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EV carmakers work to fit auto dealers into their future plans

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A customer wearing a protective mask looks at the interior of a car for sale at a Ford Motor dealership in Colma, Calif., February 1, 2021. David Paul Morris | Bloomberg | Bloomberg | Getty Images

DETROIT — As a car manufacturer pursues profits on a par with Tesla with new electric vehicles, they face an existential problem: how best to bring franchise car dealers together in the transition to EVs.

Some such as general motors asking a luxury dealer to go all-in on an EV, or get out of business. Other like Ford, most other automakers or OEMs recognize that they need to change their sales processes to match the evolving industry, but are looking for ways to do so.

Michael Alford, president of the National Auto Dealers Association, a trade group representing more than 16,000 U.S. new franchise dealers, told CNBC: “Different OEMs have different levels of engagement and intensity of engagement.”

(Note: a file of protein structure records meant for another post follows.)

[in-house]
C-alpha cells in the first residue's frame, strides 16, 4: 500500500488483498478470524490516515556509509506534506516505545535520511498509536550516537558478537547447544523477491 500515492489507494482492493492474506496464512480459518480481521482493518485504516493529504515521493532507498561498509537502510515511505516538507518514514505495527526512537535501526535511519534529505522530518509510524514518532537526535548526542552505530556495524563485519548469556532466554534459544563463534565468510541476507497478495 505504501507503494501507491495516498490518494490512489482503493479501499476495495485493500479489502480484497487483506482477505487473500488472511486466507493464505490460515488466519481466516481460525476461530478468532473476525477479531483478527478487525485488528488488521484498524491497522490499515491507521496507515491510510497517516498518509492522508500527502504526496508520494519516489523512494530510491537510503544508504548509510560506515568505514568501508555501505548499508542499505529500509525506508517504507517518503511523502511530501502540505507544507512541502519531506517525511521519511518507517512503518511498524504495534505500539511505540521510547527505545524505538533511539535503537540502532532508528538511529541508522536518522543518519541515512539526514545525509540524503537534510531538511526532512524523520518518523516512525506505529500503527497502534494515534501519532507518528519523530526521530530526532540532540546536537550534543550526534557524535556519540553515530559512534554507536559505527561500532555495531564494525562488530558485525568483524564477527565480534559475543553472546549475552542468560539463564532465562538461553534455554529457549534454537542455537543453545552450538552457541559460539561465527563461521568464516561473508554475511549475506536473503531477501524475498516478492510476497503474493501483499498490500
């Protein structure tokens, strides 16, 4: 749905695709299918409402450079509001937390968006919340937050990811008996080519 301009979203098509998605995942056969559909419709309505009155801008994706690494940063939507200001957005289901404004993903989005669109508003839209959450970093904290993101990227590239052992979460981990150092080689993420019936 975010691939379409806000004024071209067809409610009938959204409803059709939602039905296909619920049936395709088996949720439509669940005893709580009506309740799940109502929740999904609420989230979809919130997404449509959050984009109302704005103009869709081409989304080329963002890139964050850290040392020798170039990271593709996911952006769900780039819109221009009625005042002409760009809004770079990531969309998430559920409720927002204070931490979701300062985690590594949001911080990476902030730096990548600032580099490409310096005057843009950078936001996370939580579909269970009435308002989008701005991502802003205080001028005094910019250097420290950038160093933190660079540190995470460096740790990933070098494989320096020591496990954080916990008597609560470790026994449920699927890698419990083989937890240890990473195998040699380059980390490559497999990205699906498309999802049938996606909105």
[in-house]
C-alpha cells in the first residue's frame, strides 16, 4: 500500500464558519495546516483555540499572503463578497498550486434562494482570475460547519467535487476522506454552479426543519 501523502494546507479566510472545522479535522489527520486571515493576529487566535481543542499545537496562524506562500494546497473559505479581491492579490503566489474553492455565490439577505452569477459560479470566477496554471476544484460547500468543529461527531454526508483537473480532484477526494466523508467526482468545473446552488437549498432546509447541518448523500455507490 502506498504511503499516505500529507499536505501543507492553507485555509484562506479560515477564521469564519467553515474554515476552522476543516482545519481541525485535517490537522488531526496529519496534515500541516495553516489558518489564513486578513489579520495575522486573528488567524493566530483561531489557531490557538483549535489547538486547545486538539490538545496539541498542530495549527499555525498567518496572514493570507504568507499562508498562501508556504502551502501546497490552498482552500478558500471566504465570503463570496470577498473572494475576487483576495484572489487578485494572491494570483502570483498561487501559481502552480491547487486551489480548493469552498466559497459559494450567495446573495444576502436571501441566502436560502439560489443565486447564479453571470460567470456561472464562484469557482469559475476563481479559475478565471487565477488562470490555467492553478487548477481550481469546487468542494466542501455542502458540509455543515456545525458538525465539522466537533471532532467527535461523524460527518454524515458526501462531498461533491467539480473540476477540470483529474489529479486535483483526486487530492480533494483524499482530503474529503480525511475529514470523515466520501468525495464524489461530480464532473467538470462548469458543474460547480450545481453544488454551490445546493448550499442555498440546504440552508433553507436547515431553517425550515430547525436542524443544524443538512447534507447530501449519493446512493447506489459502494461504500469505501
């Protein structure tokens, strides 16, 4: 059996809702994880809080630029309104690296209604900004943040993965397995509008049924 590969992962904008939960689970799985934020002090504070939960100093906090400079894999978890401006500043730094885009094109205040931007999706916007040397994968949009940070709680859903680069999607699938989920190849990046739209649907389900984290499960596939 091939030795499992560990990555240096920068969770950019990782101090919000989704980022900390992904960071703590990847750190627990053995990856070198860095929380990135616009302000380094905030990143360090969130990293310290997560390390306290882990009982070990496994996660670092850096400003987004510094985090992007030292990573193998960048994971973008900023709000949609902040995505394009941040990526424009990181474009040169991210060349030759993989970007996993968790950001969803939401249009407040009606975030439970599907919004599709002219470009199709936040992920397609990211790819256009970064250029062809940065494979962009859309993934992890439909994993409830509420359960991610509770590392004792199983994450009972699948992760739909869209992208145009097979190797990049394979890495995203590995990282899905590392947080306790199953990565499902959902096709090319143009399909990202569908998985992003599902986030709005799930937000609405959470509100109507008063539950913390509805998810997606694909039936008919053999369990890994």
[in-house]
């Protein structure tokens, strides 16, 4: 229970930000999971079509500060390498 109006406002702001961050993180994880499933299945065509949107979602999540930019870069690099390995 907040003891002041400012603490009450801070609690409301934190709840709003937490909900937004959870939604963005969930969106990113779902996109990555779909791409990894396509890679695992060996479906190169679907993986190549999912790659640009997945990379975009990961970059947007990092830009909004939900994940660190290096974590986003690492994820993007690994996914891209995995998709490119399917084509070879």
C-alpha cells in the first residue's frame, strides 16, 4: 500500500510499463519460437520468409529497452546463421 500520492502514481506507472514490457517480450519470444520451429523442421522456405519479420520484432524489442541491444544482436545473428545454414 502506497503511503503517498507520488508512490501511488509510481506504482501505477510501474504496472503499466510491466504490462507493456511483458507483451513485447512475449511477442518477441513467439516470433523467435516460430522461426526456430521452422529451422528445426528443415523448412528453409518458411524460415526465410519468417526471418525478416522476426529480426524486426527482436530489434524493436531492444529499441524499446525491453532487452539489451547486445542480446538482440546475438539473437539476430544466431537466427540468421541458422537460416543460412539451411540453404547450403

Automakers and franchise dealers have a complex relationship, and many states are backed by laws that make it difficult, if not illegal, to bypass franchise dealers and sell new vehicles directly to consumers. increase. (Tesla and other new EV startups avoided such regulations to reduce costs. )

Automakers and franchised dealers both want to maximize their profits, but they are separate businesses that are highly dependent on each other for their success. Dealers rely on automakers to replenish and move products from lots, and automakers rely on dealers to sell and service vehicles and serve as concierges for their customers.

How that historic relationship fits into an all-electric future is expected to be at the forefront of debate between automakers and dealers at the National Auto Dealers Association show in Dallas through Sunday. The event draws thousands of franchise dealers each year to hear about their car brands.

For dealers, from independent stores to large publicly traded chains, EVs mean significant investment in training new hires, infrastructure and stores to enable vehicles to be serviced, sold and charged. Depending on the size of the dealer, these upgrades can cost hundreds of thousands or even millions of dollars. Of course, they want to make sure their investment pays off.